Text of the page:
• A - action: Lead customers towards taking action and/or purchasing.

Classic Conversion Funnel

What regularly happens with ideation is a team will end up with lots of content that sits at the top of that funnel, helping with brand discovery and touching on consideration.

It is critical, however, to brainstorm content ideas that help people through that buying process and also help turn them into evangelists and long-term clients/customers.

This is where in-depth, unbiased buying guides and looking after your posts comes in. You can also improve retention with work to build a community around your offering (Moz is the perfect example!), offers and competitions, "exclusive" member clubs and offers, and so on.

We had this missing from the mix until around six months ago, but since introducing it we have managed to add a powerful new dimension to the overall content plan, and it works really well.

So, you now have your list of ideas. The next phase is then what we class as content planning, which is a subject all of its own. In short, you then need to distill those ideas into realistic, deliverable, concepts, and once you have that editing process complete you then place those ideas into an editorial calendar that can be delivered with the resources you have available.

Example for each stage of this funnel may include:

  • Exposure/awareness: The "Star Wars Meets the Winter Olympics" idea mentioned above.
  • Discovery: A thought-leadership piece on why the brand believes a new country is the next big "skiing Mecca"
  • Consideration: An expert buyer guide on the products and wider choices, such as the "best skiing holiday for under $1,000"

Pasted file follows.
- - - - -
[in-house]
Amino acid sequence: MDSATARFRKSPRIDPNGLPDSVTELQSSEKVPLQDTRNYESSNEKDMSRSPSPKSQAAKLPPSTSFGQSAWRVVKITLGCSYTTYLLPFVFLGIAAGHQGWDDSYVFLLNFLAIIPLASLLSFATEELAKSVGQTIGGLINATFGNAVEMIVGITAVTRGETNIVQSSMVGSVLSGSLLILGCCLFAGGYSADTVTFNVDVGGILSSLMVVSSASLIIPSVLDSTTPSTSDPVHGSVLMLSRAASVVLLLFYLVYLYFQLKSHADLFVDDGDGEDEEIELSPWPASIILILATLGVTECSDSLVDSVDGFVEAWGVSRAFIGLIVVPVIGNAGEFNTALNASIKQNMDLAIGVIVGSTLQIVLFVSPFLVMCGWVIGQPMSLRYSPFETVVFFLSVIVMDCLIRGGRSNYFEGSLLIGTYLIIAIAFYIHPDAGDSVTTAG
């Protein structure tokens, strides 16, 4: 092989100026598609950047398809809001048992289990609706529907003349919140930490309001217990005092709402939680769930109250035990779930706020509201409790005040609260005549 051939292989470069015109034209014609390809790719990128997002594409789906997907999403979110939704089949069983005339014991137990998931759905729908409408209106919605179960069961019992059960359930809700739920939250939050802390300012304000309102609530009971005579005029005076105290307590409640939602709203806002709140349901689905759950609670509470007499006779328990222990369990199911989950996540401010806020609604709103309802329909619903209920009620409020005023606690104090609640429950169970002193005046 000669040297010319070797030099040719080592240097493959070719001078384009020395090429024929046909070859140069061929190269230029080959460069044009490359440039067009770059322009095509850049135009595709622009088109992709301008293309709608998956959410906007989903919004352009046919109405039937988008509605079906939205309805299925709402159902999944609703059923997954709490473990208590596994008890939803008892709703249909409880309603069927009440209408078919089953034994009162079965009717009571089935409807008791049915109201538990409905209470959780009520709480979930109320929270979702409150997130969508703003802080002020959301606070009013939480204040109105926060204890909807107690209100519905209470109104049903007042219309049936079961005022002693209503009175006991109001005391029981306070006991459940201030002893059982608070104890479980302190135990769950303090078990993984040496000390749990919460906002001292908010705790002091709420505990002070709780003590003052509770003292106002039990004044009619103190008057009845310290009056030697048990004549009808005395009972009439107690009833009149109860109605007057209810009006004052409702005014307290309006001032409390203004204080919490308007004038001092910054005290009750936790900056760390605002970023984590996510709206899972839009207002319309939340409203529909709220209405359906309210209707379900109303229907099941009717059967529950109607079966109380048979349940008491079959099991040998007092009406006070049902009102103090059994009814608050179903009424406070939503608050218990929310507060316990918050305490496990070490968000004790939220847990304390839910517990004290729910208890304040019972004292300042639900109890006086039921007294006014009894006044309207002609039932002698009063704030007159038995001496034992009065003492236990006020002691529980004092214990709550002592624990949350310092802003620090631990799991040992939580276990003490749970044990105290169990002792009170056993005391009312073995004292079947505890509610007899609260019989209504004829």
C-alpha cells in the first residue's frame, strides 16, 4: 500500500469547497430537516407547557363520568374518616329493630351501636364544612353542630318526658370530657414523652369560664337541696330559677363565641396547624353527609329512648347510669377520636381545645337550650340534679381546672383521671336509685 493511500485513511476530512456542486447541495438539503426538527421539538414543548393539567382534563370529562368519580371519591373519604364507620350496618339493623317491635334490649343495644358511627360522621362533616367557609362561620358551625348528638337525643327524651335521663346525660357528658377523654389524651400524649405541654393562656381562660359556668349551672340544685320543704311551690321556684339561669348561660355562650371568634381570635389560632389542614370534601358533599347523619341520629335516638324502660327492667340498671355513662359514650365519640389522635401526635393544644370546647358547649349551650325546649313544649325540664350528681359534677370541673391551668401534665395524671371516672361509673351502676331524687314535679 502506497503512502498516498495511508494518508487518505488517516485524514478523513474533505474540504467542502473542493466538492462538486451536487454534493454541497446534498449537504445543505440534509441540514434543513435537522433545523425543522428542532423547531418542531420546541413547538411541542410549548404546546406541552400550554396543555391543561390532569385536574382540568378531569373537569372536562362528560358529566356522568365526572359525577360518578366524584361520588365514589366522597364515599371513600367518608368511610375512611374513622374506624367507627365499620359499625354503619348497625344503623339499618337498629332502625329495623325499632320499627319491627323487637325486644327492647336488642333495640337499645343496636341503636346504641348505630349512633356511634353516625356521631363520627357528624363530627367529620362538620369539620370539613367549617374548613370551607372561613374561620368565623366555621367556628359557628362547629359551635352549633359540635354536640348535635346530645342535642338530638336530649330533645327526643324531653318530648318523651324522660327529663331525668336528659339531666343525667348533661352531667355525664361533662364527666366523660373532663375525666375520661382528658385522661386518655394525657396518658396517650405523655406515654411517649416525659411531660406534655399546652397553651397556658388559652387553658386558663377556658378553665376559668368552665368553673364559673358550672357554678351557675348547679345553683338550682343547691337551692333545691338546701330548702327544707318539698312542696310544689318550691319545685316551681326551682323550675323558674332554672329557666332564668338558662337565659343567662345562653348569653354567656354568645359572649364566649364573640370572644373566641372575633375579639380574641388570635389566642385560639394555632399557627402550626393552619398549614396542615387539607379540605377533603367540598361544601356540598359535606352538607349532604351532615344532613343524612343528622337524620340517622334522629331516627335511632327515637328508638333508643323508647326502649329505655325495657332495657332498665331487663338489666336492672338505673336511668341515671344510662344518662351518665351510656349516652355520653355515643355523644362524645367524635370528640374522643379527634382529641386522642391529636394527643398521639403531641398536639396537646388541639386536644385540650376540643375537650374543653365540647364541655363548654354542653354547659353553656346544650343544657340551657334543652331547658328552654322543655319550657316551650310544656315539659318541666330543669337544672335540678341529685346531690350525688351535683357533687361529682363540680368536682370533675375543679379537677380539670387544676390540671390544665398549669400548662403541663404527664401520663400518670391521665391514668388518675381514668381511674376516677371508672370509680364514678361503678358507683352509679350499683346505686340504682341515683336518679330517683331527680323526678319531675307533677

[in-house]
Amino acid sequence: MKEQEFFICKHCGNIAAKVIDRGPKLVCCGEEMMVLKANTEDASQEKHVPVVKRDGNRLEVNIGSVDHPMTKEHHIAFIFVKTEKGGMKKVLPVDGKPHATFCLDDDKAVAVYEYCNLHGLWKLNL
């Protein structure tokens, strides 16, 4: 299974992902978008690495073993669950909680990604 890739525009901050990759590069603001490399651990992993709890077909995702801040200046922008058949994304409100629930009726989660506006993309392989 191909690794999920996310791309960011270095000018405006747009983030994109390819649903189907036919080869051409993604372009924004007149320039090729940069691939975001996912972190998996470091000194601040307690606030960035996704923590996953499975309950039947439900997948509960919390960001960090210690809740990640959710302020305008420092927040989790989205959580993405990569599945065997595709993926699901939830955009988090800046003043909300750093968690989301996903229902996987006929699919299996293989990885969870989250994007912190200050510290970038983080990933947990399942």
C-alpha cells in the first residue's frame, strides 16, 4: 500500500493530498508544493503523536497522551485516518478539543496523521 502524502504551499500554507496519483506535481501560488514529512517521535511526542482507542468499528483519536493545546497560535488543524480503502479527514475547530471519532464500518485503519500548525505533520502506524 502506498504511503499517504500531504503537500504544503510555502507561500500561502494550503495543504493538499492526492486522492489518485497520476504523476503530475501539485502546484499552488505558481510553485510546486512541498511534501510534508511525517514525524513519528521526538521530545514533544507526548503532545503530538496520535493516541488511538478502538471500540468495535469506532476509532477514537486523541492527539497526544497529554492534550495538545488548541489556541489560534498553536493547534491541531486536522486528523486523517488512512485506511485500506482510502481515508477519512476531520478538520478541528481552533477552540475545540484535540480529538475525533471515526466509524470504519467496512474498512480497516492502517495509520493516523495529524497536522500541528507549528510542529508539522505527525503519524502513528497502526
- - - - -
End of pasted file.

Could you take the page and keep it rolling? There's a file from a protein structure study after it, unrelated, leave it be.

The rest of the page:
• Conversion: Trust-building content, such as an honest comparison table comparing our brand with other competitors, proving why we are best.
  • Customer relationship: An amazing editorial email concept introducing them to the brand initially, with offers, etc.
  • Retention: Exclusive offers for those "in-the-club/VIPs" (existing customers).

That's the process; here are the tools to help

There are a number of tools we use on a regular basis to make this entire process more efficient and effective. I have listed the best of them below to help you through the ideation process:

1. Ubersuggest – a popular long tail opportunity finder based on Google's suggest feature of previously searched for phrases.

2. Grepwords The Instant Keyword Tool provides downloadable 'csvs' of related keywords along with search volumes and CPCs.

3. Google Trends – This is generally a very useful tool to find trending content and check for demand but it's especially useful when you use the 2013 round up of top searches. The how to guides could be gold dust for the right businesses?

4. Magazines – A less obvious "tool," but certainly a great resource for great content ideas. Choose a specialist title for your niche.

5. Bottlenose – A great content-curation engine built to aggregate content based on social "noise" and sharing.

6. Content Idea Generator – not the best tool on the list here but it can help with idea structuring.